CoP told to brace for legal action following TTPS’ inability to account for 500 rounds of seized ammo

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CoP told to brace for legal action following TTPS’ inability to account for 500 rounds of seized ammo

Police Commissioner Erla Harewood-Christopher has been accused of being unable to act, and direct others under her charge to act.

The accusation was laid by the attorneys for a Chaguanas gun dealer, who have warned the top cop to brace for legal action over the police’s inability to account for 500 rounds of nine-millimetre ammunition seized in October 2022.

Attorneys Anand Beharrylal, KC, Kyle Taklalsingh, Asif Hosein-Shah and Ananda Rampersad, told Harewood-Christopher via the letter that it appeared she had lost control of the police service.

The missing ammunition belongs to gun dealer Towfeek Ali. It was seized by police last year as part of an audit into the issuing of firearms users’ licences (FUL).

In the letter, Taklalsingh said, “Respectfully, it seems that you have either lost control of the TTPS or are unable to take the necessary measures to preserve the sanctity of criminal investigations into police misconduct and that you are unable to act, and direct others under your charge to act, with the caution that a sensitive matter of this nature demands.

“Failing divine intervention, which seems to be your preferred method of management, it seems that the TTPS would be unable to resolve this issue properly or fairly and, therefore, my clients intend to pursue their civil and other remedies in the hope of obtaining justice before the courts.”

Taklalsingh said when Ali’s personal ammunition was seized, “presumably numerate and literate police officers counted them, verified the quantities and made handwritten notations on the dealer’s FUL.”

In January, Ali’s attorneys went to court and obtained a court order for the return of the guns and ammunition seized by the police. However, it was discovered that all but the 500 rounds of ammunition were returned days later.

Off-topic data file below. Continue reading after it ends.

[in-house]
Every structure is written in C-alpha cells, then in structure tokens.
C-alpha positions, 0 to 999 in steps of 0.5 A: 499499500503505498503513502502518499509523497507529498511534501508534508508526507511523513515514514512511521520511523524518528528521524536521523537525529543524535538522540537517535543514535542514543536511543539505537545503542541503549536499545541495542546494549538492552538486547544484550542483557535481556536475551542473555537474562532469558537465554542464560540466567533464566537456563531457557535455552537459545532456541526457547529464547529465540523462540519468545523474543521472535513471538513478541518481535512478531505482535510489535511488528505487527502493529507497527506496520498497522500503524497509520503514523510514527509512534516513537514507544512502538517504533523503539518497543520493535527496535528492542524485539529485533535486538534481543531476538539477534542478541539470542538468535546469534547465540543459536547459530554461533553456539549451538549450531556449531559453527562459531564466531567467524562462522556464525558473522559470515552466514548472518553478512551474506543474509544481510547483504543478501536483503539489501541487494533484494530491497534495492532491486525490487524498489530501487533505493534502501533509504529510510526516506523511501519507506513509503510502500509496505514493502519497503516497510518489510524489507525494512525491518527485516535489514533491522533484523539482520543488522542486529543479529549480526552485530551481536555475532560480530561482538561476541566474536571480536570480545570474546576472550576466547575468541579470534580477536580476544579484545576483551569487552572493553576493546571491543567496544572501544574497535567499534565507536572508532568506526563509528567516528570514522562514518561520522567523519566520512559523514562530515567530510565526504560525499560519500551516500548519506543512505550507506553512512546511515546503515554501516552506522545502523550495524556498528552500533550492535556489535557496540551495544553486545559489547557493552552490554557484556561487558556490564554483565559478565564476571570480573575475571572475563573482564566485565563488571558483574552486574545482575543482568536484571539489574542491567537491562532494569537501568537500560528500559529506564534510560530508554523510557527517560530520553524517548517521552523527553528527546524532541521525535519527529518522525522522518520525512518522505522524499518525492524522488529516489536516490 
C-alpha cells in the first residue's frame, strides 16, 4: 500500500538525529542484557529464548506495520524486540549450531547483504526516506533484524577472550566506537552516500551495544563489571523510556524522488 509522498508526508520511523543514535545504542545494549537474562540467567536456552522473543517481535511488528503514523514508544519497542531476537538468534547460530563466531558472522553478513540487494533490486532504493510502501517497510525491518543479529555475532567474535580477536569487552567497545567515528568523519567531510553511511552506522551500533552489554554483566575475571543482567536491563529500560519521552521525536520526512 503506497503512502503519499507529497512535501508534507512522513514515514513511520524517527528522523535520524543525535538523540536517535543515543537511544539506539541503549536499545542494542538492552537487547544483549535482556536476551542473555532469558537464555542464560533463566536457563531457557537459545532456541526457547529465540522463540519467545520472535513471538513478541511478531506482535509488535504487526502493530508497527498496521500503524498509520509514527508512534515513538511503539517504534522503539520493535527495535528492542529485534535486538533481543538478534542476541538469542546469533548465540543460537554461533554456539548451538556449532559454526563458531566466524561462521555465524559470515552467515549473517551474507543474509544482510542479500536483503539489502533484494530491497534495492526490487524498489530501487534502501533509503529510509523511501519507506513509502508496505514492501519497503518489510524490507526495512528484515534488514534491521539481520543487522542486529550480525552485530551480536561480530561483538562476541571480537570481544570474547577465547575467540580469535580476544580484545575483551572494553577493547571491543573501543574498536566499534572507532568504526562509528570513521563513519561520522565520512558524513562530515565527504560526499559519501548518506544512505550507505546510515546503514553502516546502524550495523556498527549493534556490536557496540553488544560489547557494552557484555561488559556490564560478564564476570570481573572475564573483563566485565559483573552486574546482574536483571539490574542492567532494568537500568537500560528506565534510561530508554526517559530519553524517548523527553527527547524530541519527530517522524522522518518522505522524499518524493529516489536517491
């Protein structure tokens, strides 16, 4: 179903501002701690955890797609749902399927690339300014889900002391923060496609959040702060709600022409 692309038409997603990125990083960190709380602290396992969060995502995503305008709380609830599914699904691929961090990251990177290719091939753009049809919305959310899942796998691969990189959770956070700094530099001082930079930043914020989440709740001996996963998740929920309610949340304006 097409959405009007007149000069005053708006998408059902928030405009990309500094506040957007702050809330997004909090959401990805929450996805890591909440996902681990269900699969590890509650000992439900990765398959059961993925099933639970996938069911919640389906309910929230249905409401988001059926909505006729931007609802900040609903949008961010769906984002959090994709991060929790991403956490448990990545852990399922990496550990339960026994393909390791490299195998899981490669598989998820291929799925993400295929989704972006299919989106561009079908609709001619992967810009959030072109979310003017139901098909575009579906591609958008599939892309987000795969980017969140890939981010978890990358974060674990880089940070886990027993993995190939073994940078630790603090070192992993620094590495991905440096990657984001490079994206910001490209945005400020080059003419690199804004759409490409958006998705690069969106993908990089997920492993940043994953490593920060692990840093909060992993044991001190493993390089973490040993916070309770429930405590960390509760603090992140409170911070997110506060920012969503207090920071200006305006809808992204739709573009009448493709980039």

Taklalsingh said before the order was finalised, the police were given the opportunity to verify and approve the quantities of ammunition to be returned and instructions were taken by its attorneys from the officers who previously counted, verified and recorded the amount of ammunition seized.

Taklalsingh said those officers gave instructions that they would return 1,130 rounds of the nine-millimetre ammunition, along with the other calibre and quantities. Only 630 rounds were returned.

He said at no time did the police dispute the quantity of ammunition seized nor did they say they wished to alter the records or notations on the FUL or that there was any mistake.

Taklalsingh also said the return was captured on video which showed officers “looking quite concerned” about the quantity of ammunition missing or unaccounted for.

He said what was “profoundly concerning” to Ali and his dealership – the Firearms Training Institute Ltd – was the “self-serving announcement” by the police service that its officers were not “criminally culpable” before investigations are even completed.

Takalsingh said this was “simply extraordinary.” He questioned what information was sent to the DPP.

“Whilst unarguably speed of investigation is not a well-known characteristic of the TTPS, the present expedition leading to an equally speedy public exoneration by the police of the police is truly astonishing and a new and unique development of apparent police efficiencies,” the attorney said.

He also said it was “inconceivable” that this “exoneration” was announced while his clients were preparing written responses to questions posed by senior investigators.

Taklalsingh said given the “obvious pre-determination” by the police to clear itself, Ali now had little confidence in the service.

He also said Ali was cooperating with the Police Complaints Authority (PCA) – which started its own investigation– and intended to write to the DPP asking for reasons for his decision not to prosecute officers of the Professional Standards Bureau.